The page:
The first day went pretty well, but what were the highlights of the second and final day?

  1. Most entertaining part was when Steve Arsenault from IBS (they had 100 staff dedicated to iFly) got stuck into most airlines’ frequent flier systems saying they needed to switch to a newer solution like his. To back up his point he referred to this recent quote:
    Rob Friedman, president of American’s AAdvantage marketing programs division, says it took American more than a year to change software and data management systems to make it happen.
    Cara Kretz from ITA was in the room, and the quote above was like showing a red rag to a bull. She jumps in and says ITA is behind AA’s redemption software, and that it took nothing like a year to make the change to one way combinable fares. Steve didn’t want to get into a slanging match, and then said some nice things about ITA, but I’m sure that quote will be coming out again in his next customer sales pitch.
  2. Statistic of the day goes to Gianni Cataldo of Datalex claiming that 40% of Frontier customers trade up into a higher fare family. I was sitting next to a US low cost carrier employee and were were both skeptical.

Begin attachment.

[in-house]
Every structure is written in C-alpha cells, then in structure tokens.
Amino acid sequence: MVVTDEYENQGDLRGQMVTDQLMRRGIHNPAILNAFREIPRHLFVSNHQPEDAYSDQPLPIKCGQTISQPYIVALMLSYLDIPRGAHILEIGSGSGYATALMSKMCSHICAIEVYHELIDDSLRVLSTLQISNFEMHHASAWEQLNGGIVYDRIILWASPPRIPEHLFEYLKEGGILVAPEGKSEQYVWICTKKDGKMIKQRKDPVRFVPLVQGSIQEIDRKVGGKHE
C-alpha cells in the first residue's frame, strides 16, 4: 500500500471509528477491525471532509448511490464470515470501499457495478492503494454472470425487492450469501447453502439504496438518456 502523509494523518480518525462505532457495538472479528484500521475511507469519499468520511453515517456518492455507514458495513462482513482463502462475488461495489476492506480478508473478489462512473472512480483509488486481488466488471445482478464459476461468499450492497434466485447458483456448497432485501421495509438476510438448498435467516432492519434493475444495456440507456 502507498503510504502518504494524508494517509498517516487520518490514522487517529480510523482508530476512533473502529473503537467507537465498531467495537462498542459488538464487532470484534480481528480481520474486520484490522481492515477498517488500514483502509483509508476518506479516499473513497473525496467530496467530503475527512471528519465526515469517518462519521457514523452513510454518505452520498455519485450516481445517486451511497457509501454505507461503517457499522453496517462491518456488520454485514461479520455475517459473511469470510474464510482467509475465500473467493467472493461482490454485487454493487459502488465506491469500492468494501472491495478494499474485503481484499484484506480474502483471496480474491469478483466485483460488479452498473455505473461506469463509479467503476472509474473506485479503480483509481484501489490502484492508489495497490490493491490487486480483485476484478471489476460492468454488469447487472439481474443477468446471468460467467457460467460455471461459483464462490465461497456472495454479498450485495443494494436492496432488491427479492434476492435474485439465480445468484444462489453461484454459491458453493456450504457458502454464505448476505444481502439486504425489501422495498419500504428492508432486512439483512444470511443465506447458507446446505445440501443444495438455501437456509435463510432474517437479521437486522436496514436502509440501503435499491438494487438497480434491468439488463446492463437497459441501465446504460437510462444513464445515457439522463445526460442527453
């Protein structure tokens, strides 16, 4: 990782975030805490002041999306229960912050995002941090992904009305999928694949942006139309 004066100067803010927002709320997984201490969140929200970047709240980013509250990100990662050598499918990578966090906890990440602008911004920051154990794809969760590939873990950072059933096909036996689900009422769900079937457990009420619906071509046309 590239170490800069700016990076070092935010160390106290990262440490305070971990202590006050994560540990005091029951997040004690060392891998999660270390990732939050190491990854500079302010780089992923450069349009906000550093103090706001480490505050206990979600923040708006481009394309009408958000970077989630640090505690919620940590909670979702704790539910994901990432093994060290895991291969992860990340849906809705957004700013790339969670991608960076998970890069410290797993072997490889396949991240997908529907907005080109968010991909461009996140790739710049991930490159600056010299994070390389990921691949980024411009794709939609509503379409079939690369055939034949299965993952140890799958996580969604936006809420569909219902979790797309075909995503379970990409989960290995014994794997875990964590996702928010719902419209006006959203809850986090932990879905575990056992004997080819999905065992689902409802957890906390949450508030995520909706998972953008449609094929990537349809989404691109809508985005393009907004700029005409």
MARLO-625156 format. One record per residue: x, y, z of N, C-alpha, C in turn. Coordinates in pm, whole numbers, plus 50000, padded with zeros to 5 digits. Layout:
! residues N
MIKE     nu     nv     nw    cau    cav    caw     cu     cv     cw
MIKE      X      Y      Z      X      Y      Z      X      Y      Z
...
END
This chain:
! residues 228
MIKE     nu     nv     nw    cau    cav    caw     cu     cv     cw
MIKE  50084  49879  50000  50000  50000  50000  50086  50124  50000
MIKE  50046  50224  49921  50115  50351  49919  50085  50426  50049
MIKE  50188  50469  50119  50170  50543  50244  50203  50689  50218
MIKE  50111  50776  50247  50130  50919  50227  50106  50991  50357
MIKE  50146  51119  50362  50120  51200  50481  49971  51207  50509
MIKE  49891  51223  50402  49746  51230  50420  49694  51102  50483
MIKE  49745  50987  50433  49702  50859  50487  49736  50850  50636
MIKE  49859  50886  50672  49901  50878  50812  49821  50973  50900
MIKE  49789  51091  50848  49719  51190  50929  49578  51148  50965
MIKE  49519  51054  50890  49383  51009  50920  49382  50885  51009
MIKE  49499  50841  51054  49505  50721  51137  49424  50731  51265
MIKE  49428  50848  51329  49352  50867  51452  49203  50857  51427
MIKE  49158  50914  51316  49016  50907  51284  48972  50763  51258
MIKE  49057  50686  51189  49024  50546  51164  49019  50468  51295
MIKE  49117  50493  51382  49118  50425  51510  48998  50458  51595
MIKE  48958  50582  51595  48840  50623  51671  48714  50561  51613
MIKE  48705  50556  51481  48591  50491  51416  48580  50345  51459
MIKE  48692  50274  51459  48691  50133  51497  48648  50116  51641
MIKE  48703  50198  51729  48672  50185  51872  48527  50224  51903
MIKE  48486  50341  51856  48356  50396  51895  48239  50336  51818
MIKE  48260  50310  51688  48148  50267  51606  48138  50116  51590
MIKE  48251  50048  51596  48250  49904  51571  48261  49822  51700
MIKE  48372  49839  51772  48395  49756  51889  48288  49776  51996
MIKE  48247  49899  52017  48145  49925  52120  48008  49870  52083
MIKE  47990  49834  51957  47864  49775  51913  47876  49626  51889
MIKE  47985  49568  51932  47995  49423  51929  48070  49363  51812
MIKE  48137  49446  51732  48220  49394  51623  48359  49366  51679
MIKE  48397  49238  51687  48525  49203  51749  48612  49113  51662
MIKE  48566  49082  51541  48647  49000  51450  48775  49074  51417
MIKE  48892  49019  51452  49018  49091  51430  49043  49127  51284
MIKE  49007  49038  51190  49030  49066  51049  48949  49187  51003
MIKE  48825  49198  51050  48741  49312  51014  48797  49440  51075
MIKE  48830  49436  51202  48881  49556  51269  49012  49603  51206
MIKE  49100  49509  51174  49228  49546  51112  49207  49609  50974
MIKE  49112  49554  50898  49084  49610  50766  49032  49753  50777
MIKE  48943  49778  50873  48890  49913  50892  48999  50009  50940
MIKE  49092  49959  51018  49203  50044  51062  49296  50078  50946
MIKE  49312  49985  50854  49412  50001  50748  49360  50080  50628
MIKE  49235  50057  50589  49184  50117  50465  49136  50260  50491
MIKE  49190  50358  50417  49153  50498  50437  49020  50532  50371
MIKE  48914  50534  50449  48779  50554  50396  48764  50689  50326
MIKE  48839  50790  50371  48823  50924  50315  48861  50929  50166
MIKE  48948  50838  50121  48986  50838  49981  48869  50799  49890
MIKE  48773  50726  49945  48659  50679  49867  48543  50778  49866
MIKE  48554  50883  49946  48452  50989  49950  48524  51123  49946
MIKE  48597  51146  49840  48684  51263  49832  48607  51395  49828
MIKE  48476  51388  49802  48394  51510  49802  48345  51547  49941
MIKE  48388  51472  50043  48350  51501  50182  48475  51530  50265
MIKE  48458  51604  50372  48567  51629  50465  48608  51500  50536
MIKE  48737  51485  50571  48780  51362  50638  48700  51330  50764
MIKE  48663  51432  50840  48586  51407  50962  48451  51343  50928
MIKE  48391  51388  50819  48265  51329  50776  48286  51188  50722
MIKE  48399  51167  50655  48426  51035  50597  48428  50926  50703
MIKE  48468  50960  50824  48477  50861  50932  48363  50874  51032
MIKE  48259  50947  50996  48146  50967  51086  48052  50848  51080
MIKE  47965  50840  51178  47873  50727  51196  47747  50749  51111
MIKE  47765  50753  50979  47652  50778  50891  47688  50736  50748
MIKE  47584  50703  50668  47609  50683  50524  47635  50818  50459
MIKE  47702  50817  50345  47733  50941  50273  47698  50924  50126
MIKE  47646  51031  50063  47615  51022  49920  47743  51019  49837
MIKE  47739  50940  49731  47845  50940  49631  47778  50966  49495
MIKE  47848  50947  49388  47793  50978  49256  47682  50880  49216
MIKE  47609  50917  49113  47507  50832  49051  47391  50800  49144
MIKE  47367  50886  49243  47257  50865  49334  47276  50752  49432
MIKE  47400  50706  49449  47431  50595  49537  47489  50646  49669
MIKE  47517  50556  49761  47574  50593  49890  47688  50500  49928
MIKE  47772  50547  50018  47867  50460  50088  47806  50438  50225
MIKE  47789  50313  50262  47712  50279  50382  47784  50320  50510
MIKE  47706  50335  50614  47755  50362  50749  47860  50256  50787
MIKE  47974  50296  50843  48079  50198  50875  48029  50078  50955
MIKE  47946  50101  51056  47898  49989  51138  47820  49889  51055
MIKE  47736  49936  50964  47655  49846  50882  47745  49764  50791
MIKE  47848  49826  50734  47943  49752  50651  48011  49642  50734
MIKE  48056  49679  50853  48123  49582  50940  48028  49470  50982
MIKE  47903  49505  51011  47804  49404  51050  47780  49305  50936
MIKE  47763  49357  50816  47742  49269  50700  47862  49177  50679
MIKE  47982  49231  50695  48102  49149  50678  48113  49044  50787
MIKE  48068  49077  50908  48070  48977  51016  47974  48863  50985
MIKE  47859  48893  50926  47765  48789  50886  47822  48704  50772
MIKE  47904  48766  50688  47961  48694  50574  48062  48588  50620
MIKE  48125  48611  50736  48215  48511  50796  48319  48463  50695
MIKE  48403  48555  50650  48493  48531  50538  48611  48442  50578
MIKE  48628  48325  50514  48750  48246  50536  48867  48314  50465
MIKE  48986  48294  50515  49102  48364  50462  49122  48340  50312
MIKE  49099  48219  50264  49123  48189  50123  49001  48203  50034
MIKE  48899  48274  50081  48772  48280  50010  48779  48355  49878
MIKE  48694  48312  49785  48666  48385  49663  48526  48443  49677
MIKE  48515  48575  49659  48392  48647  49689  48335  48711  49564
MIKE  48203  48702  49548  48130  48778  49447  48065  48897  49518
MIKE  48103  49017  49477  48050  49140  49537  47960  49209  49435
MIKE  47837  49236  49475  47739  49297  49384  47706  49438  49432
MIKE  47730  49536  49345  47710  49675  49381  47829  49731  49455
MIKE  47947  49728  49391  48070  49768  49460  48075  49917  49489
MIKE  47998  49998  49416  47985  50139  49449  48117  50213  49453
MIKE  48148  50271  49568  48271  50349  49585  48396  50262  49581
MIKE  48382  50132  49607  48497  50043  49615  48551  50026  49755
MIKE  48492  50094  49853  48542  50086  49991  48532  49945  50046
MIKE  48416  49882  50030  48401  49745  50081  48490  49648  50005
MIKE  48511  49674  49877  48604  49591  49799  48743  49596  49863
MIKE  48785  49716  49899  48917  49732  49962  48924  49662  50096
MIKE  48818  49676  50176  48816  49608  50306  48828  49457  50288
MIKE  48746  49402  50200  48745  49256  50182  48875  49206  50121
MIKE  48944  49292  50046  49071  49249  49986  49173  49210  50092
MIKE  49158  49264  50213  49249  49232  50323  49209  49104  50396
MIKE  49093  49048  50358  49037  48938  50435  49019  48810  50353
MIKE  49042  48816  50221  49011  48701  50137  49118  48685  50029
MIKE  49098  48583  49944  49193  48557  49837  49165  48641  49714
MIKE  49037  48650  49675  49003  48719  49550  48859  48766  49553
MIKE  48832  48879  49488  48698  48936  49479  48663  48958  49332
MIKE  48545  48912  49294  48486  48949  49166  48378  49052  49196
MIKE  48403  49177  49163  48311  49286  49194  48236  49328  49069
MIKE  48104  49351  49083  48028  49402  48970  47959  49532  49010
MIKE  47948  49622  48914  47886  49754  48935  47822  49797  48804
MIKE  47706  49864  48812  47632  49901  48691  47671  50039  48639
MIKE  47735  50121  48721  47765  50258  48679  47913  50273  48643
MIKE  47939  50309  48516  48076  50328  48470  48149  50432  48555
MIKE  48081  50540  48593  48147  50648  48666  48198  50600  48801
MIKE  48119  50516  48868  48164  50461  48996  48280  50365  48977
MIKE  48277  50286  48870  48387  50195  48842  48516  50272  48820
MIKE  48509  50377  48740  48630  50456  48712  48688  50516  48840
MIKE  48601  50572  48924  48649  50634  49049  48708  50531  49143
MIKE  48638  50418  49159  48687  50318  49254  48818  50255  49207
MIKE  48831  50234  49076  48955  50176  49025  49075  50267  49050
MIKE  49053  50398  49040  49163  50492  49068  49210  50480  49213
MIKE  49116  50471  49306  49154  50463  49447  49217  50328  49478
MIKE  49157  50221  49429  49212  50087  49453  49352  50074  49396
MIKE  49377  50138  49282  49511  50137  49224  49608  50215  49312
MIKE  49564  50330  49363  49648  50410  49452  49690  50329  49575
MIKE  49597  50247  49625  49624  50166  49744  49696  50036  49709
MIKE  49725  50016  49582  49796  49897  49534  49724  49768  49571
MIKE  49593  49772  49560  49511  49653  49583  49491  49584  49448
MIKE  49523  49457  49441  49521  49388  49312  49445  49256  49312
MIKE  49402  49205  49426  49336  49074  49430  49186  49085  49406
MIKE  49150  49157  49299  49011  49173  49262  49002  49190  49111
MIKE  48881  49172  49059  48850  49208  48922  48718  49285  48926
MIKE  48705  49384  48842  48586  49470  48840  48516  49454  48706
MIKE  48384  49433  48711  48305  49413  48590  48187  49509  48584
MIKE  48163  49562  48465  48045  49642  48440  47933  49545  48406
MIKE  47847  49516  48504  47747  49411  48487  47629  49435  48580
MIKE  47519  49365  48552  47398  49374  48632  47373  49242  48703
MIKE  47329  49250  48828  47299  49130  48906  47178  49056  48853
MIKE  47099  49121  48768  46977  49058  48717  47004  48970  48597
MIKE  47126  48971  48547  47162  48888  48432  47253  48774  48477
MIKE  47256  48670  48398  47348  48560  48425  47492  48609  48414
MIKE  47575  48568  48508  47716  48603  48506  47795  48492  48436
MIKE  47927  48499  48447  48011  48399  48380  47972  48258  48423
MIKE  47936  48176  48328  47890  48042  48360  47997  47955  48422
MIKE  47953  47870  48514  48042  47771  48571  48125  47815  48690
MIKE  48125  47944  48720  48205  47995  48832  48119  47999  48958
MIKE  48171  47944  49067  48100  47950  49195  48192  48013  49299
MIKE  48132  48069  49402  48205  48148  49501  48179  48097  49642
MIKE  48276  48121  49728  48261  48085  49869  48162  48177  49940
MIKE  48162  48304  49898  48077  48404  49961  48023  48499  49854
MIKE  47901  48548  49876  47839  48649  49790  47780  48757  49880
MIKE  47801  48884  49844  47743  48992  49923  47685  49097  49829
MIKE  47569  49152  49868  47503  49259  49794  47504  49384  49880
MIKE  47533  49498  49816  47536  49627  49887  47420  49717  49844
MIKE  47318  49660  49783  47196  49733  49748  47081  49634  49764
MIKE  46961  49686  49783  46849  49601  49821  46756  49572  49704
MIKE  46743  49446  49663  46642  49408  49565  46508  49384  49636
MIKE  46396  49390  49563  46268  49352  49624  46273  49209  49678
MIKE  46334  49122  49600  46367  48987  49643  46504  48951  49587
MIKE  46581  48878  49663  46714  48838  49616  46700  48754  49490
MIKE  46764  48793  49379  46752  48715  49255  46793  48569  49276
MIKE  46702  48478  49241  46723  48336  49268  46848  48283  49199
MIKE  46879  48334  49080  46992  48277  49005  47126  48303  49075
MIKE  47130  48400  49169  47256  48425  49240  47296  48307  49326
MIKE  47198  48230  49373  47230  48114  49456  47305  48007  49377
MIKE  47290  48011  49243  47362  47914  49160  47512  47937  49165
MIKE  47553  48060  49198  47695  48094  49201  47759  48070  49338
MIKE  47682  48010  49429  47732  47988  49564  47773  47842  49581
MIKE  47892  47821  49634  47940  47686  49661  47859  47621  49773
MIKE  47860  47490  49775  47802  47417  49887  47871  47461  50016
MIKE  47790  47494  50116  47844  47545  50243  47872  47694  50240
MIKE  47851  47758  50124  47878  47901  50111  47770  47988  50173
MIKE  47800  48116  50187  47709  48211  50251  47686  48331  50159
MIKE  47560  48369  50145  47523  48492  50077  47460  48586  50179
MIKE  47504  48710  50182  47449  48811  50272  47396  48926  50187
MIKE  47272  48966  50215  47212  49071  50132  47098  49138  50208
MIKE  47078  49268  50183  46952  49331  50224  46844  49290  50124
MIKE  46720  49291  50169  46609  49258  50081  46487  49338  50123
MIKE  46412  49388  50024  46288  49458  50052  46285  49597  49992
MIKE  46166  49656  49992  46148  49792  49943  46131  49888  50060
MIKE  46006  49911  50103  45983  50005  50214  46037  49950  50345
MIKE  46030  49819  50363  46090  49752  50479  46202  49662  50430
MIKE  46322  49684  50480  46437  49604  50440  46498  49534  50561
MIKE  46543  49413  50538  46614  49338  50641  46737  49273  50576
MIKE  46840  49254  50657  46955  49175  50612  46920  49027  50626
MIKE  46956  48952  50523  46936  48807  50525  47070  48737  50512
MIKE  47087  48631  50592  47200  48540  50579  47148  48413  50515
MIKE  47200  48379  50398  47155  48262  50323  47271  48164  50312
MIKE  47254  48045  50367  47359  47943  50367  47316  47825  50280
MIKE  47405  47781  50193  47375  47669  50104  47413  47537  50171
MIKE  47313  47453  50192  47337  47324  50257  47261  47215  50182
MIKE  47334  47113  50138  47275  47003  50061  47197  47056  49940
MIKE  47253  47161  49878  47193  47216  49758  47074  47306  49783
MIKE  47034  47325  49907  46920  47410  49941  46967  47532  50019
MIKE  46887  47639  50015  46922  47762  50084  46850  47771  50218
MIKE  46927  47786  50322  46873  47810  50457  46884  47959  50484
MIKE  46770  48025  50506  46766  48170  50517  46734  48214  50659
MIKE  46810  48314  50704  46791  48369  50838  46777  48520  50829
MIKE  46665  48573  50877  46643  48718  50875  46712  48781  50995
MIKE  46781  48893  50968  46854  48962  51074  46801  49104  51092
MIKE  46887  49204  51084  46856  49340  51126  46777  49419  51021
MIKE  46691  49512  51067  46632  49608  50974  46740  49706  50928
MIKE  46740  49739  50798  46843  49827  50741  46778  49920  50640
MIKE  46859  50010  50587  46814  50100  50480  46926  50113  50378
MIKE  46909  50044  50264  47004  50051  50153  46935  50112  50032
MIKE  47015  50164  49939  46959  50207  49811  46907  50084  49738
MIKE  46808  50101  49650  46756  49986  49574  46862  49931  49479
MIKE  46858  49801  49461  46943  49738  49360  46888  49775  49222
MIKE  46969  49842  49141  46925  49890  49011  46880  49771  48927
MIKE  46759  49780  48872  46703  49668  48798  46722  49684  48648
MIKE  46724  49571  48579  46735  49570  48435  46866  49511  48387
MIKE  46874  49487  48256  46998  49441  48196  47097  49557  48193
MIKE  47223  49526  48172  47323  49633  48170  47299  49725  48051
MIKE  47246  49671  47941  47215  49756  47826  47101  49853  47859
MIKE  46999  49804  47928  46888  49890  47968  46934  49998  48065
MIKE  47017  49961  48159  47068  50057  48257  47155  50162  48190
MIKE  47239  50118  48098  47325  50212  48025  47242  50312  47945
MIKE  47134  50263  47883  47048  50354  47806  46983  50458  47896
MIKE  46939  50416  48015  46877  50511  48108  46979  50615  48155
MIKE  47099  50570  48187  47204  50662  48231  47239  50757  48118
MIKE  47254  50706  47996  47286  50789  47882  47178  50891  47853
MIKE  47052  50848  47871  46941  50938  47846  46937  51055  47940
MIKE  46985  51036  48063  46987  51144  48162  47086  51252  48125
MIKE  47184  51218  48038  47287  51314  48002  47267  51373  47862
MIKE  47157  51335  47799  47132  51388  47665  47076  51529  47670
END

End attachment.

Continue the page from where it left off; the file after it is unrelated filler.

I recall a major European airline telling me about three years ago that 60% of people buy the cheapest fare on the day, and 99% buy the cheapest fare for their preferred departure time. Admittedly their fare families were poorly differentiated, so this was a big part of the reason why it didn’t make sense for the customer to move to a higher fare. After looking at the Frontier site, I now have no reason to doubt what Gianni said. Take a look at the screenshot – you may need to click on it to enlarge it. The economy fare has no prior seat assignment, $15 for first bag, $25 for second bag and in flight entertainment at an unspecified additional fee. Pay only $20 more for your ticket by purchasing the Classic fare family, and you get all of this included, plus 25% more frequent flier points! With a deal like that, 40% of customers being “upsold” to a higher fare family is totally believable.

  3. Questions from the floor asked by Mirja Nissen of Lufthansa Consulting. Someone has to give her a moderators job at an upcoming travel conference panel session, as she was ruthless with anyone who tried to answer a different question to the one she had asked. I had a chat with her in the break and found her quite interesting. I’m sure if she was on the other side of the platform at a conference (ie. not in the audience) she could manage the most unruly of invited speakers who were straying off topic or running over their allotted time.  
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